The United Kingdom has returned multiple containers of chicken to Brazil during a period of more than a year because of Salmonella.
Tereza Cristina, Brazilian Minister of Agriculture, Livestock and Supply, confirmed the U.K. sent back 16 containers of chicken from Brazil within a 15-month interval. Another container, with about 1,400 tons, was returned for an issue relating to meat temperature, according to Brazilian media reports.
The Bureau of Investigative Journalism, U.K. newspaper The Guardian and news organization Repórter Brasil earlier reported thousands of tons of Salmonella-contaminated chicken were exported from Brazil in the past two years. Significant amounts were supplied by JBS and BRF or their subsidiaries.
They found the returned meat was consumed in Brazil as the European Union’s rules for controlling Salmonella are stricter than those in the South American country.
EU imports and rejections
Data from the Rapid Alert System for Food and Feed (RASFF) shows the Netherlands and U.K. issuing 16 border rejection alerts this year for Salmonella in frozen salted chicken half breasts from Brazil. The Salmonella strain is only mentioned in one alert as Schwarzengrund.
In February this year, BRF recalled more than 450 tons of fresh chicken in Brazil because of potential Salmonella contamination. Some of the meat was destined for international markets.
Brazil exported 312,000 tons of chicken meat in April which was 5,200 tons less than in March, according to Mintec data.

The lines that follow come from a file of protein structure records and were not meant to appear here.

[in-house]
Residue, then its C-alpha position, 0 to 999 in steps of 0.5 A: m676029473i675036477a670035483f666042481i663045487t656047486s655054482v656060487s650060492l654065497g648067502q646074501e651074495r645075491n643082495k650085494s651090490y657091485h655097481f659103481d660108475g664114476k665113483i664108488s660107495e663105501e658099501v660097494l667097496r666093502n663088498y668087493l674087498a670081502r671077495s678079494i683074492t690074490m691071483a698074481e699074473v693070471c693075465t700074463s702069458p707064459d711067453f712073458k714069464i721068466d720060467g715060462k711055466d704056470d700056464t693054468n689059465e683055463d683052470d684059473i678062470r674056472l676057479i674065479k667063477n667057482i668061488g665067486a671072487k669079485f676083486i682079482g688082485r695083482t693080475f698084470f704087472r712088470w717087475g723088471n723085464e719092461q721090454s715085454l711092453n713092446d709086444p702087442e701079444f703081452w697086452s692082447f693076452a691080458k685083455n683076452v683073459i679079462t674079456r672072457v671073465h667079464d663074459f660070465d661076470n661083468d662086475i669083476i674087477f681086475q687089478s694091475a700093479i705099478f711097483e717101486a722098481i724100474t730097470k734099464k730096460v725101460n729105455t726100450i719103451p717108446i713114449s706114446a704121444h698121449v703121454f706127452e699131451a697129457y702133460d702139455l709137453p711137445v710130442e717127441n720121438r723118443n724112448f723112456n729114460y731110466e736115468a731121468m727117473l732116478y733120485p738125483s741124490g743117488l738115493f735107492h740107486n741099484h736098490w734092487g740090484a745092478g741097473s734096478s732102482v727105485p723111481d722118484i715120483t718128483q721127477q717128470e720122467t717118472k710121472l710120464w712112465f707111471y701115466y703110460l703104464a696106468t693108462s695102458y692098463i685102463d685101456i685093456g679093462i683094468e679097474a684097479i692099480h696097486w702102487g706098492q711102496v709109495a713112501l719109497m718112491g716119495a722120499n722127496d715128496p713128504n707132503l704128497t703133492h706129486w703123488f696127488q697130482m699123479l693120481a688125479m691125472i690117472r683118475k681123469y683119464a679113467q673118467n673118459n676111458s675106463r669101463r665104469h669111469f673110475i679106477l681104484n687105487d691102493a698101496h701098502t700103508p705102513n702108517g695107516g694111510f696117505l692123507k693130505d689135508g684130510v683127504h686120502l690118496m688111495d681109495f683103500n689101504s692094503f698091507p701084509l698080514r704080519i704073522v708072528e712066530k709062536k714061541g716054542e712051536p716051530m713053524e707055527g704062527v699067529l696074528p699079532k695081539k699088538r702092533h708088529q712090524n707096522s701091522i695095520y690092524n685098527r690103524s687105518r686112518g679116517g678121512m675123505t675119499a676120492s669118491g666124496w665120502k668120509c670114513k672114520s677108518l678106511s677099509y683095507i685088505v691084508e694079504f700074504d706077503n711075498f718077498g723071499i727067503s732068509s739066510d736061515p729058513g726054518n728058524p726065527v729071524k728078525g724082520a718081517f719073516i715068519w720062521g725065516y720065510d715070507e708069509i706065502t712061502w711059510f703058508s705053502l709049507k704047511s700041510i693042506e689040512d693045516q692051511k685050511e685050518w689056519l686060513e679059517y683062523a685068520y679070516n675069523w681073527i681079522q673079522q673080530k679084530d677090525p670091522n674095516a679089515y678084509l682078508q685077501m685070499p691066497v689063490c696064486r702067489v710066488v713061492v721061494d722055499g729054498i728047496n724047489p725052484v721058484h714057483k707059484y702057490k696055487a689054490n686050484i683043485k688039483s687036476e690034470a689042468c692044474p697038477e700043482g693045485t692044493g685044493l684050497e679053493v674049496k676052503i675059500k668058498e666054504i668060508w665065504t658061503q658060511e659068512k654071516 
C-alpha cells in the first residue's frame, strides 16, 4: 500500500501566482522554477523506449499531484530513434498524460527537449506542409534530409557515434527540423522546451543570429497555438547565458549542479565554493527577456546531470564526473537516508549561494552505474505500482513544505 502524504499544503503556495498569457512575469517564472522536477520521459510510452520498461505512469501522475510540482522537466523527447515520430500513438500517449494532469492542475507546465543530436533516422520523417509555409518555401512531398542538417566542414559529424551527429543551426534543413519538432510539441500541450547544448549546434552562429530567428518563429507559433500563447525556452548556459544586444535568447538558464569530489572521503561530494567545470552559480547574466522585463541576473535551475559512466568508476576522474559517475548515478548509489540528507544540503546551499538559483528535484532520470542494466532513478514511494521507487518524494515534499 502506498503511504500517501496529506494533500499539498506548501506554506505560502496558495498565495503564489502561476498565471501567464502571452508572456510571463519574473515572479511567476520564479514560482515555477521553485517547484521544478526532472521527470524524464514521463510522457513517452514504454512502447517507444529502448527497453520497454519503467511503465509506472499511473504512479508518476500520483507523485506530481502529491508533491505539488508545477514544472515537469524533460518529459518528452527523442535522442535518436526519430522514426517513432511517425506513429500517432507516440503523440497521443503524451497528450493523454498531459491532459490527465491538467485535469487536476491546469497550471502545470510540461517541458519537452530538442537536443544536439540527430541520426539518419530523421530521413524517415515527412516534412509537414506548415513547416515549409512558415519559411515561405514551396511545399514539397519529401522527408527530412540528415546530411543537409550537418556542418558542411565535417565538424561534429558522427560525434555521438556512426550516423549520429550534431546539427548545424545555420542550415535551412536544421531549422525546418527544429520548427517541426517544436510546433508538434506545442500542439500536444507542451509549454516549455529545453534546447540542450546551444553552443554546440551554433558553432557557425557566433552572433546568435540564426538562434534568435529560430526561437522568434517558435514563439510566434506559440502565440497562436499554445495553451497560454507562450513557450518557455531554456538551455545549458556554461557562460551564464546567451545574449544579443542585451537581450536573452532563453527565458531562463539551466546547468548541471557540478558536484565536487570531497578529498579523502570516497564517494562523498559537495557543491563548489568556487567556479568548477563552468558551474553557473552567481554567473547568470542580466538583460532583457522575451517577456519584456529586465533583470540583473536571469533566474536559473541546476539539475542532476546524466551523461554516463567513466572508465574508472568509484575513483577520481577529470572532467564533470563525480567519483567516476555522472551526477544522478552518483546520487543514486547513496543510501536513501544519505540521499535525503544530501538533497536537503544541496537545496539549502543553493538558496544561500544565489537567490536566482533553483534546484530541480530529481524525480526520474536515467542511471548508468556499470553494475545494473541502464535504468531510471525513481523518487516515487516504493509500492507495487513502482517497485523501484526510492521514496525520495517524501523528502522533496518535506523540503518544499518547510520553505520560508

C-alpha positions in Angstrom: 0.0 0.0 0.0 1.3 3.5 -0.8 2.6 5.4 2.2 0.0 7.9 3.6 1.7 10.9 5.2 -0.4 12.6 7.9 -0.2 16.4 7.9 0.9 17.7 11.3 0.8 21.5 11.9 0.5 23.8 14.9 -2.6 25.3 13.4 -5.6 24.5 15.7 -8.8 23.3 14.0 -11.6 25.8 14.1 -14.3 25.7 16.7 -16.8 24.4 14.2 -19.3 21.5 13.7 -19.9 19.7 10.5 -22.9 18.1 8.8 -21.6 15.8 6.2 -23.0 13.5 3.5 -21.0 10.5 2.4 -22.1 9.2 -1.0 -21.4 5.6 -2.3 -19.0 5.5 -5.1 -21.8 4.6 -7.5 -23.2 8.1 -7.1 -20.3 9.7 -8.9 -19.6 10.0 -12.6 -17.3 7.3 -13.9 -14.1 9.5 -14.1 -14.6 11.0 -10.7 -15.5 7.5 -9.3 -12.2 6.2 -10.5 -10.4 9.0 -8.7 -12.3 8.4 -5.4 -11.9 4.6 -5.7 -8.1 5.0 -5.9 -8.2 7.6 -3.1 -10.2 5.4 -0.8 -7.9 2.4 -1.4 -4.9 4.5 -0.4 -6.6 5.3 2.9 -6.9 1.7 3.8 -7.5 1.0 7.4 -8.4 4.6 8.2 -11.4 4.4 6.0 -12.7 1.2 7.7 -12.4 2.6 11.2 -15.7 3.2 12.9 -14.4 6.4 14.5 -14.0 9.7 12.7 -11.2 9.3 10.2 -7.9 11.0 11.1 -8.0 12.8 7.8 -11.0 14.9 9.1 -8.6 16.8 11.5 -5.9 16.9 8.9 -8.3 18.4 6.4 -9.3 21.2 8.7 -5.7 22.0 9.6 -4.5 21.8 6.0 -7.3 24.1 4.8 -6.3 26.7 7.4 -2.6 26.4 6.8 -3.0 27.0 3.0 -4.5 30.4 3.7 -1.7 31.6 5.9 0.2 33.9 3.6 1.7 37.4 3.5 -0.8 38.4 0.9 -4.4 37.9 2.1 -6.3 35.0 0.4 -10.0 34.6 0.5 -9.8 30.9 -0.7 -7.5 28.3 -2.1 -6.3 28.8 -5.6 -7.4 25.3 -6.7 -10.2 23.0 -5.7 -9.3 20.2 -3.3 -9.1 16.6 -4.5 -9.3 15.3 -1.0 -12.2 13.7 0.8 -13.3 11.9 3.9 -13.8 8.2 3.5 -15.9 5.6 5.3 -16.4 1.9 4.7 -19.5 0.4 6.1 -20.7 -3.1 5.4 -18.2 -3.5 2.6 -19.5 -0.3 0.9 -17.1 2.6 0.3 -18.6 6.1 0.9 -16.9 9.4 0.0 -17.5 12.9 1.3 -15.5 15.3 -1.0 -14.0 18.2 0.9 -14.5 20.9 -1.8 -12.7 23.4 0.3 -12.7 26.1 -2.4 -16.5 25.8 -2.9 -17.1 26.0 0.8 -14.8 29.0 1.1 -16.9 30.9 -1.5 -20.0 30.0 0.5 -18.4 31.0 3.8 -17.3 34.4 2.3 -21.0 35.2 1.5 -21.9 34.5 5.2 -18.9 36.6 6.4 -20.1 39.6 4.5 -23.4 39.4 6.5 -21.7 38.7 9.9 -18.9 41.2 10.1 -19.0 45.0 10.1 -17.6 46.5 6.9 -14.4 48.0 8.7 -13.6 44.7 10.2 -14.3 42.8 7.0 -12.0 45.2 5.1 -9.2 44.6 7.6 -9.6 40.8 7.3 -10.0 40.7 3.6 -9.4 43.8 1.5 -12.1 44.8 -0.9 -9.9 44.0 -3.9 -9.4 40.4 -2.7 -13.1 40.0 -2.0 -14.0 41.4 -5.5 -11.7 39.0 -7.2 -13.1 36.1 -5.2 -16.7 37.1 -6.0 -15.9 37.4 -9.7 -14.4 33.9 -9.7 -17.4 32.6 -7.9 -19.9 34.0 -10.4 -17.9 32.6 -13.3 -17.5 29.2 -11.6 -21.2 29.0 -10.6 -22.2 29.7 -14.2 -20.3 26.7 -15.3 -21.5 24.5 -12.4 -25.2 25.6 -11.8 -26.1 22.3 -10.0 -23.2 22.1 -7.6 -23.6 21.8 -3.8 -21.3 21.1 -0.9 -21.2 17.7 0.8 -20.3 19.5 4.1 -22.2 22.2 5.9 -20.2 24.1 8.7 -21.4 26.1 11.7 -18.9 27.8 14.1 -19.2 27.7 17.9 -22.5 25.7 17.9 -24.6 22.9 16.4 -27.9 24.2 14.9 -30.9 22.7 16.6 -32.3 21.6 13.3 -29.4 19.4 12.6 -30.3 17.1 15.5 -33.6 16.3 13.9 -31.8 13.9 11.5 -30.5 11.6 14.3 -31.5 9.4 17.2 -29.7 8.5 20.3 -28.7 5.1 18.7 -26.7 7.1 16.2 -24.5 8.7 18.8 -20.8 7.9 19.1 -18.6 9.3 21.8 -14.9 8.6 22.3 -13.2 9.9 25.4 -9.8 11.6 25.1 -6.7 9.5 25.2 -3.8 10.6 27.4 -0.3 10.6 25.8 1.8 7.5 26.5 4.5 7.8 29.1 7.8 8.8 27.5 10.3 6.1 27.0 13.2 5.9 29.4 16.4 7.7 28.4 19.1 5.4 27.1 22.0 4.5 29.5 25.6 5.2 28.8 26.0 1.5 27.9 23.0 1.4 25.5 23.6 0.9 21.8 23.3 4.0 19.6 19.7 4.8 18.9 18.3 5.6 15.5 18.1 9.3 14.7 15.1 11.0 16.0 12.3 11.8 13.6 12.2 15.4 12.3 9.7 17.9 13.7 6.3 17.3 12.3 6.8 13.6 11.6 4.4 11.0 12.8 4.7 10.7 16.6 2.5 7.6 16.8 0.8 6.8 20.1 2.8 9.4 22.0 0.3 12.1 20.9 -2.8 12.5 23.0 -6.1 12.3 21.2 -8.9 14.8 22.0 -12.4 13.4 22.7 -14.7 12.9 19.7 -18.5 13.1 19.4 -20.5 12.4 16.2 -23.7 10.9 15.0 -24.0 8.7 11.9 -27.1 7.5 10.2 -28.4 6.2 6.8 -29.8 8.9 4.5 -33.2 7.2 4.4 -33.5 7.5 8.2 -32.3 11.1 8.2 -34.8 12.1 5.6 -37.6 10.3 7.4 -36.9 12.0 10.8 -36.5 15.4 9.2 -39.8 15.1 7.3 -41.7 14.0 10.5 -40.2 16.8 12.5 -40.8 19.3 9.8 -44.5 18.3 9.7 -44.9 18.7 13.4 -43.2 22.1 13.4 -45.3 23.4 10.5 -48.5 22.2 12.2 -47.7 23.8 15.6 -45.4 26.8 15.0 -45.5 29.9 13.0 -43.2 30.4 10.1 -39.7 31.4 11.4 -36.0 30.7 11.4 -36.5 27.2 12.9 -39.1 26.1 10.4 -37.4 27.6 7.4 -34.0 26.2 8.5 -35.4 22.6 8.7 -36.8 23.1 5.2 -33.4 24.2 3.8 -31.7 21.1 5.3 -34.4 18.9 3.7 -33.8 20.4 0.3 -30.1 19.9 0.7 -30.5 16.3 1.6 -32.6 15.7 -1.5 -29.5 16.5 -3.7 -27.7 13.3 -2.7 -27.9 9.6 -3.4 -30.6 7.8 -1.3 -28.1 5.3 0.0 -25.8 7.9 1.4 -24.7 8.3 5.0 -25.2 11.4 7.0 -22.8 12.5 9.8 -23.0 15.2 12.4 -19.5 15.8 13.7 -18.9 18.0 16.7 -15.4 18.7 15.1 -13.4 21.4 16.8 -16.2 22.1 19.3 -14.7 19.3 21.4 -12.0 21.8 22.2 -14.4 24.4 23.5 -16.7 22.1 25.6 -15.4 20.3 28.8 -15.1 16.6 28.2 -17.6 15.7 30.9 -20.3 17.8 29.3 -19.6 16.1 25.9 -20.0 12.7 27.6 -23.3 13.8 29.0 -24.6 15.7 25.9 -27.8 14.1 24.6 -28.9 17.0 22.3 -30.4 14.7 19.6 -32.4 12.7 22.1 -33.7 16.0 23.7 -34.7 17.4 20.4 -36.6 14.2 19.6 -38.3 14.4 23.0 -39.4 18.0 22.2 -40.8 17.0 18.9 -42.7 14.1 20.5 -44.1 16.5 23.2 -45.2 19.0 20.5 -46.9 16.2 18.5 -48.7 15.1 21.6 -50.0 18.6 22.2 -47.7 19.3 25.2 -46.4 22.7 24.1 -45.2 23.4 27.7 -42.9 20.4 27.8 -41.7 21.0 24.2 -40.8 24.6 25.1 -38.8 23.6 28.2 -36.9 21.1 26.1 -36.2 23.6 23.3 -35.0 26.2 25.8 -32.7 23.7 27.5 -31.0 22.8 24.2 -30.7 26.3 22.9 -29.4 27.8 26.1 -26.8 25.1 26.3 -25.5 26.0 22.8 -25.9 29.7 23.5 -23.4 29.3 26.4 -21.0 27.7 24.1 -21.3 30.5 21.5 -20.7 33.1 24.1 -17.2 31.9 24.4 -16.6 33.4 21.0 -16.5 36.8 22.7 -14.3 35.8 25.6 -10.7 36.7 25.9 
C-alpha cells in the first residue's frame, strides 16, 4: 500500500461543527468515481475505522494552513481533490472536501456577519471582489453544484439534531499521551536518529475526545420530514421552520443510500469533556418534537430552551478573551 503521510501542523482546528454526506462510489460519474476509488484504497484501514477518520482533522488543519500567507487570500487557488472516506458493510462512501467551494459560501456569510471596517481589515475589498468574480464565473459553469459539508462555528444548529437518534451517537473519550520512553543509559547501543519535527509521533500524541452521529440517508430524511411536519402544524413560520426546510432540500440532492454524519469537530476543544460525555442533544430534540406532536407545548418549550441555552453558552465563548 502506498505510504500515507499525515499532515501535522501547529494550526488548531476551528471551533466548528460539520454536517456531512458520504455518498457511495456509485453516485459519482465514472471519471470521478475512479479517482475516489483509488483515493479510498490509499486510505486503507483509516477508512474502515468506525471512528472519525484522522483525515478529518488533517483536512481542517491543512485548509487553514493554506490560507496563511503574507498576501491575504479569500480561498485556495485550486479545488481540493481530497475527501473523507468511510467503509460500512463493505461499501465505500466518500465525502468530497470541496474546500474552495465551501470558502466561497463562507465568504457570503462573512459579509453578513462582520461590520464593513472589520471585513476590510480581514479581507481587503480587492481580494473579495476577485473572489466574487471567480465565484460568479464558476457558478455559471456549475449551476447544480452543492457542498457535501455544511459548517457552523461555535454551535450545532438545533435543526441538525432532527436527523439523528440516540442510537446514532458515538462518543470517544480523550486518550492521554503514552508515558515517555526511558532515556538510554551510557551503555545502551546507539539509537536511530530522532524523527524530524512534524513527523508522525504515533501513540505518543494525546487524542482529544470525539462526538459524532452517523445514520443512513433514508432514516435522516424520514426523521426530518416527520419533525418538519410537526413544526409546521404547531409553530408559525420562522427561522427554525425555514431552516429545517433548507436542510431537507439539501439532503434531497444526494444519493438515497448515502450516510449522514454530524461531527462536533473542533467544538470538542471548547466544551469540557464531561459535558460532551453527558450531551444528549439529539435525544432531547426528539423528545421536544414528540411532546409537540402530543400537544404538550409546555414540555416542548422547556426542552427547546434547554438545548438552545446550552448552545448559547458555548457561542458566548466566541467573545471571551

The European Union imported almost 110,000 tons of frozen, prepared and salted poultry meat from Brazil from January to April this year compared to more than 88,600 tons and 156,900 tons in the same period in 2018 and 2017 respectively. More than 500,000 tons were imported in the whole of 2015 and 2016 but Thailand has now become the biggest source of imported poultry meat into the EU.
In 2017, police in Brazil investigated the sector and found some health inspectors had been bribed so meat produced in unhygienic conditions could be sold.
The EU banned meat imports from 20 Brazilian poultry and beef plants in April 2018 after an audit of the beef, horse and poultry meat control system in the country. A follow-up audit found progress but some areas that still needed attention.
In July 2018, after the matter was raised for a second time at the World Trade Organization, EU officials said shipments from Brazil were subject to testing at 20 percent frequency at EU borders, in addition to pre-export checks carried out by Brazilian authorities. According to EU findings, prevalence of Salmonella in poultry meat detected at the EU border was close to 6 percent.
Raw milk warning
Meanwhile, the Ministry of Agriculture, Livestock and Supply has warned consumers about potential health risks from drinking raw, unpasteurized milk.
The agency encouraged consumption of pasteurized dairy because it is a food group rich in nutrients but added that raw milk is ideal for development of bacteria and, when pathogenic, serious risk to public health.
Among diseases that can be transmitted by consumption of raw milk are tuberculosis, brucellosis, listeriosis, salmonellosis, campylobacteriosis and E. coli.
In Brazil, the sale of raw milk is prohibited throughout the country. During pasteurization, the milk is subject to a temperature of 72 degrees C to 75 degrees C (161 to 167 degrees F) for 15 to 20 seconds.
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